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Plant Based Diets Can Lower Blood Pressure

Studies have shown that plant-based diets can help lower blood pressure, but researchers wonder how strict you must be with your vegetarian diet to see results. A systematic review of 41 clinical trials was performed to see how different plant-based diets, including some with low levels of animal products (the Mediterranean, Vegan, Nordic, high-fiber, and high-fruit and vegetable diets) impacted blood pressure. The results showed that even plant-based diet with limited animal products can be effective in reducing high pressure, indicating that even small steps to improve health can make a measurable difference. 
Journal of Hypertension. 2021 Jan;39(1):23-37. doi: 10.1097/HJH.0000000000002604. (Gibbs, J.et al)

Mediterranean Diet Linked with Better Thyroid Health

Our thyroids act as internal thermostats providing our bodies with hormones that help balance our heart, muscle, and digestive function, brain development, and bone maintenance. In this study, researchers analyzed the eating habits and health of 200 people, about half with Hashimoto’s Thyroiditis (an autoimmune disease that attacks the thyroid) and half without. Those most closely following a Mediterranean diet were less likely to have Hashimoto’s Thyroiditis. Eating more animal foods (like meat) and fewer plant foods (like vegetables) was also linked with Hashimoto’s Thyroiditis.  However, more research is needed on how diet might impact autoimmune and thyroid health.
Thyroid. 2021 Jan;31(1):96-105. doi: 10.1089/thy.2020.0299. (Ruggeri RM et al.)

Vegetarian Diets Linked with Lower Risk of Cataracts

Cataracts contribute to more than half of the blindness incidences globally. Diets with more antioxidants are thought to help prevent cataracts, so in this study, researchers wanted to see how vegetarian diets relate to cataract risk. A total of 4,436 Taiwanese participants (1,341 vegetarians and 3,095 non-vegetarians) free of cataracts at the time of recruitment were followed for approximately six years. After evaluating the development of cataracts among all participants, the researchers discovered that vegetarians had a 20% lower risk of cataracts than non-vegetarians. This relationship was strongest among people whose BMI is greater than 24 (overweight and nearly overweight individuals). Vegetarians tend to consume more soy, vegetables, nuts, whole grains, dietary fiber, vitamin C, folate, and vitamin A compared to non-vegetarians, so these nutritious foods and nutrients may have also impacted the lower risk of cataracts.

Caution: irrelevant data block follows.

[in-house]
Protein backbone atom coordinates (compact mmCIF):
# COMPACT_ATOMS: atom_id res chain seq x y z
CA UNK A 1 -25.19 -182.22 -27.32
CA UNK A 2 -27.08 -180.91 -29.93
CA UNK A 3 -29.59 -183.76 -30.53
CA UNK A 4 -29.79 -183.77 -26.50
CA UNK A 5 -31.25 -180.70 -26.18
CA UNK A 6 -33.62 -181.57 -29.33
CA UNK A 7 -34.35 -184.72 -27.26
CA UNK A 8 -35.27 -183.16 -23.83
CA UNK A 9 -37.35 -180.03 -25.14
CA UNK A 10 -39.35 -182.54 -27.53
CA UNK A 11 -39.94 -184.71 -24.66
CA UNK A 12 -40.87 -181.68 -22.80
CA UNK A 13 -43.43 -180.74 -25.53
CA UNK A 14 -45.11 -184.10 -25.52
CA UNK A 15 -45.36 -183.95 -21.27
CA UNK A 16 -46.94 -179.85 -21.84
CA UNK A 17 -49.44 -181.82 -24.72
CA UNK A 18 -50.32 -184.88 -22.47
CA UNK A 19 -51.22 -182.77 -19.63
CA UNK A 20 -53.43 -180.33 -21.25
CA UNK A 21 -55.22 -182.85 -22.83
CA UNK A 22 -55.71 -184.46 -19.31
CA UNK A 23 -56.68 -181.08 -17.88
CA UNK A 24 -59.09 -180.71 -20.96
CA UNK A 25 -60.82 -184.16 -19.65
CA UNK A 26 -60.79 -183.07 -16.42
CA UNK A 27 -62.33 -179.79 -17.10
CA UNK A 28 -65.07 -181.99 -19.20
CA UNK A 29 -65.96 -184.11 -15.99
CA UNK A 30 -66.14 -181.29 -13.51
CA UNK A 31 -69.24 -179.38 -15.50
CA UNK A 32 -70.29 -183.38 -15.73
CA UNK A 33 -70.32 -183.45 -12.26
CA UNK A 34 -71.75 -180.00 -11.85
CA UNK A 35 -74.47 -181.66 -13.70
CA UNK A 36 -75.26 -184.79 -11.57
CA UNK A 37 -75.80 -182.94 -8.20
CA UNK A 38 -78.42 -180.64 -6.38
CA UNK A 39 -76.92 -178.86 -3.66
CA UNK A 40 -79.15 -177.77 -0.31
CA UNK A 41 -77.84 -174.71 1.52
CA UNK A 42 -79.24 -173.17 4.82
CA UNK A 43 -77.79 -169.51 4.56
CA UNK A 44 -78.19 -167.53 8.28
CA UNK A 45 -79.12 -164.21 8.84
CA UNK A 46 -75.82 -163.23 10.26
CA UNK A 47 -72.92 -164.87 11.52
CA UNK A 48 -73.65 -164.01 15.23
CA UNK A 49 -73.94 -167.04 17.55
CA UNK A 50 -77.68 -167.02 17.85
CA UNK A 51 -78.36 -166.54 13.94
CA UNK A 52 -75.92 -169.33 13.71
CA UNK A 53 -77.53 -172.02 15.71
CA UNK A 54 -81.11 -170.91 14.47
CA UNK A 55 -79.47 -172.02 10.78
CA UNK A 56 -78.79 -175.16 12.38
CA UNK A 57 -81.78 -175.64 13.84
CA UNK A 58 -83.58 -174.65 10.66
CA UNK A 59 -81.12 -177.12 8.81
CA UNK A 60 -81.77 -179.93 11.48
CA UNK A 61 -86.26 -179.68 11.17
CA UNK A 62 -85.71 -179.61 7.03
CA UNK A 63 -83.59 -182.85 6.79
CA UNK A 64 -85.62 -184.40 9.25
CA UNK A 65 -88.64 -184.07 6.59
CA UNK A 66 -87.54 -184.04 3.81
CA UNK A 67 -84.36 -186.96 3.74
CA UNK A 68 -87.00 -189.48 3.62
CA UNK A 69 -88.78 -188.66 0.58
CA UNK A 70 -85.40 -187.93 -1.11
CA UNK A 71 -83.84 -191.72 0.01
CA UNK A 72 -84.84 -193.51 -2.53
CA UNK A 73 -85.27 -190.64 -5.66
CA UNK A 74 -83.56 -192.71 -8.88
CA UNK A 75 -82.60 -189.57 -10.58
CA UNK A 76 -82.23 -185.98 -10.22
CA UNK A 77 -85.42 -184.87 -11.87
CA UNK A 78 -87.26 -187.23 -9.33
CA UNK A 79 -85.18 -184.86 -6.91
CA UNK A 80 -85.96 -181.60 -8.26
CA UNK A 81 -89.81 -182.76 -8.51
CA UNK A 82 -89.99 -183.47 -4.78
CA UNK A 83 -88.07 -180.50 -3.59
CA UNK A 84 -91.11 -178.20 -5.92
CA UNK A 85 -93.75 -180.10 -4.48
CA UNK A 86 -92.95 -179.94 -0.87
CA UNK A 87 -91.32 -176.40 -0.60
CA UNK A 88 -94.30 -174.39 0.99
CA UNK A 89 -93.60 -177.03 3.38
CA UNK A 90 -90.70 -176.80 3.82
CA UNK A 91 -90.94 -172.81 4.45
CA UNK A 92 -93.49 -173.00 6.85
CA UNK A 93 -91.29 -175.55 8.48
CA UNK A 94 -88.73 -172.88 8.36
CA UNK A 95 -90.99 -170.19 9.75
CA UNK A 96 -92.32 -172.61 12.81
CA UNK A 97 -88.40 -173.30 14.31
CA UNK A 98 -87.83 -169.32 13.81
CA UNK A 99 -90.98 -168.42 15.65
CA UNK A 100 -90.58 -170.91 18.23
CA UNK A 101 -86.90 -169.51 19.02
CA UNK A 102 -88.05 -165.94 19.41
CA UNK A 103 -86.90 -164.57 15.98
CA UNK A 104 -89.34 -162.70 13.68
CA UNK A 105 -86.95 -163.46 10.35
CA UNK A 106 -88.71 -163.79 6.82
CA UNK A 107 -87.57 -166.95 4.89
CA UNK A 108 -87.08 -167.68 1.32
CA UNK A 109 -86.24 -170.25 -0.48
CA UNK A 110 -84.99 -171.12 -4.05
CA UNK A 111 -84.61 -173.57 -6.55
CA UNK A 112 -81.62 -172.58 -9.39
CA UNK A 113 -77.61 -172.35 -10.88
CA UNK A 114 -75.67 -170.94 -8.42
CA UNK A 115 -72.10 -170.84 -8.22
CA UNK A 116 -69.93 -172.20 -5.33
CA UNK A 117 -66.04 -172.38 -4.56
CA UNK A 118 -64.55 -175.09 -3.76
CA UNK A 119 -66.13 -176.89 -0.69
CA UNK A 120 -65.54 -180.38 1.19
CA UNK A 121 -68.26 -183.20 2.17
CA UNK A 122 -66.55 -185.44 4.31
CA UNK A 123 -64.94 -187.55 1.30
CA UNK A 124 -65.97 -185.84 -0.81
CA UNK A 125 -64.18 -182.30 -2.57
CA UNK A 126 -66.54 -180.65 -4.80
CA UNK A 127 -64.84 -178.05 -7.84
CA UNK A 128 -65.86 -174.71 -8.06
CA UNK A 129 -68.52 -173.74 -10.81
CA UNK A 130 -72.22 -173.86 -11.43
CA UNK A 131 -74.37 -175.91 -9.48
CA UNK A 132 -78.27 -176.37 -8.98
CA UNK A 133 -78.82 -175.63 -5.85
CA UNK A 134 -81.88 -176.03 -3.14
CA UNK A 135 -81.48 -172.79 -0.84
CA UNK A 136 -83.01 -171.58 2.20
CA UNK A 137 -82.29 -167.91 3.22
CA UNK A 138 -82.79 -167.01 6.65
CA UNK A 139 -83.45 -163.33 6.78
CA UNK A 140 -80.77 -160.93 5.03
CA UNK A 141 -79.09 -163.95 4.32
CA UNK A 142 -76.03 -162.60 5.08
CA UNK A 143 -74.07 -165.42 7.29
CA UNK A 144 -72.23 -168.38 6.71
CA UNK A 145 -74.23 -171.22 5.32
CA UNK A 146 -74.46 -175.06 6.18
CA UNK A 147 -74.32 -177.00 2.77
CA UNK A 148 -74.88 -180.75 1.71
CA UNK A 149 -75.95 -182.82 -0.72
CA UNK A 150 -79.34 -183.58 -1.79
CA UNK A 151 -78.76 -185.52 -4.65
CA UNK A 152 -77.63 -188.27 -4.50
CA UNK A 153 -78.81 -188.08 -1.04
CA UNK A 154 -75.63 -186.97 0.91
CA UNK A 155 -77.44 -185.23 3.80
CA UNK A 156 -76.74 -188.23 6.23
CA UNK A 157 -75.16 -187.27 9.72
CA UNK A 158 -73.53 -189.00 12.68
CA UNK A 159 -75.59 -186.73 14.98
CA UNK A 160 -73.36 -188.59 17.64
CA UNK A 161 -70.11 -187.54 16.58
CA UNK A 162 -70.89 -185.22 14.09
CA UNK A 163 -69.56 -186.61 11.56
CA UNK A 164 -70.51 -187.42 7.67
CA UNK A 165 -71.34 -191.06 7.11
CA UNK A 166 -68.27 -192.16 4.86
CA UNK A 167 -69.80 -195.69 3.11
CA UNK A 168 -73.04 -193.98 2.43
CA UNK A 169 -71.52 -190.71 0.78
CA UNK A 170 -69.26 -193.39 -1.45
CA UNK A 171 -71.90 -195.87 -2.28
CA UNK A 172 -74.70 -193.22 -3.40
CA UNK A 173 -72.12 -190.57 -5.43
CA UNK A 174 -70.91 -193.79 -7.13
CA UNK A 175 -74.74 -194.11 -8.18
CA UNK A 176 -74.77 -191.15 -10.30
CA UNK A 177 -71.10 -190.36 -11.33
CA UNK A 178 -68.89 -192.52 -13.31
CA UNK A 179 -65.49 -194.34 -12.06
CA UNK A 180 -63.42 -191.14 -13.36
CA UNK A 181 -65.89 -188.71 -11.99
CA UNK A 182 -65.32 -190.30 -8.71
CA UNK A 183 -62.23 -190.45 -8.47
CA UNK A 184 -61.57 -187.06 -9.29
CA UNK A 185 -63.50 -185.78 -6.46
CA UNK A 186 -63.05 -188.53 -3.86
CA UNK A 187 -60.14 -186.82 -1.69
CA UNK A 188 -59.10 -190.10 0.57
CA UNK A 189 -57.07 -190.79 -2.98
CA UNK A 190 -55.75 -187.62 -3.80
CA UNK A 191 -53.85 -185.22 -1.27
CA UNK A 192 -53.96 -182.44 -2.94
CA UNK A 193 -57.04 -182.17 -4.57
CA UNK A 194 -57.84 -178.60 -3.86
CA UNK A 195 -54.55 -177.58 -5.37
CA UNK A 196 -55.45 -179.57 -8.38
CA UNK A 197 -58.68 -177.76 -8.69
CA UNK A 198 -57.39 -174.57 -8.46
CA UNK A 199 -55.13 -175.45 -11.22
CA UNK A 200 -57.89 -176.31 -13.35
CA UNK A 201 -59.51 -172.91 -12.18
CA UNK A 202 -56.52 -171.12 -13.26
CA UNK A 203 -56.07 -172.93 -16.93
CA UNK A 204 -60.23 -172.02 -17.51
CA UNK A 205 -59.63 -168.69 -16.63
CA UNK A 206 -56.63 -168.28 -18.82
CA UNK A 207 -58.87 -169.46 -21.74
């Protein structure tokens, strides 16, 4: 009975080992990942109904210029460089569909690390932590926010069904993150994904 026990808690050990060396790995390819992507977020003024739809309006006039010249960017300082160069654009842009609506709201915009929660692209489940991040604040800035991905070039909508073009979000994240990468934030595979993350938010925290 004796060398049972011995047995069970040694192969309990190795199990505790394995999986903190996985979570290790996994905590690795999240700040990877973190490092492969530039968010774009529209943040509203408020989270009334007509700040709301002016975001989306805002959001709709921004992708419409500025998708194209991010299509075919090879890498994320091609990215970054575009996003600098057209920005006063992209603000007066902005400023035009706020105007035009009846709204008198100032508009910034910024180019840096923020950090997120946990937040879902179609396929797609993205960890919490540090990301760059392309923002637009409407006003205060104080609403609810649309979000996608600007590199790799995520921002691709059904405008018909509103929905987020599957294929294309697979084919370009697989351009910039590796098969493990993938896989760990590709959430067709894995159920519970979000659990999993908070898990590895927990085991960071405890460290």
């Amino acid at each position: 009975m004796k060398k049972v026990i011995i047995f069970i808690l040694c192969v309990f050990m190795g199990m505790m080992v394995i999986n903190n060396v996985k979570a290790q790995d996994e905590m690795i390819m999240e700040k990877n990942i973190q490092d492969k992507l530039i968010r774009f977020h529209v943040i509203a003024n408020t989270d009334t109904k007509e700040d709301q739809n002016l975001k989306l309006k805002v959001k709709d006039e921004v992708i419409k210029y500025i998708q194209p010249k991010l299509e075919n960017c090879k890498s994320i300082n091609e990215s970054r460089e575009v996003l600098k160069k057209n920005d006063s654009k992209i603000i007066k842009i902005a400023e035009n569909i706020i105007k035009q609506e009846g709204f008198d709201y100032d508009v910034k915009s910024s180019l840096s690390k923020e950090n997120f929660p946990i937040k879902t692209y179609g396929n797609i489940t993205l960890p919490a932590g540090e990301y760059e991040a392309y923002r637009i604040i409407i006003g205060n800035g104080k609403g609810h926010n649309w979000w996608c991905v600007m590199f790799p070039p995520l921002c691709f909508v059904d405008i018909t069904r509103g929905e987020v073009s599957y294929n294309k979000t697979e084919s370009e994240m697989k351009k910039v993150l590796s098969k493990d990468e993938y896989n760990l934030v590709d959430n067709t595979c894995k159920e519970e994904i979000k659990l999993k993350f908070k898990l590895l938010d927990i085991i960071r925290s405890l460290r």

Journal of the Academy of Nutrition and Dietetics. 2020 Dec 11;S2212-2672(20)31428-3. doi:10.1016/j.jand.2020.11.003 (Chiu THT et al.)

Protein from Different Sources Are Linked with Different Impacts on Longevity

While the optimal amount of protein to sustain health is subject to debate, the research is increasingly clear that protein from different sources has different impacts on health. This systematic review attempted to investigate how varied protein diets (total/animal/plant protein) impact the mortality rate. After assessing the results from 31 different studies, the researchers found that eating more total protein and plant protein are both linked to a lower risk of deaths from all causes. In particular, those who eat more plant proteins were at a lower risk of death caused by heart diseases. However, eating more animal protein did not appear to be related to lower mortality. Additionally, higher total protein intake is not associated with a lower death rate caused by cancer.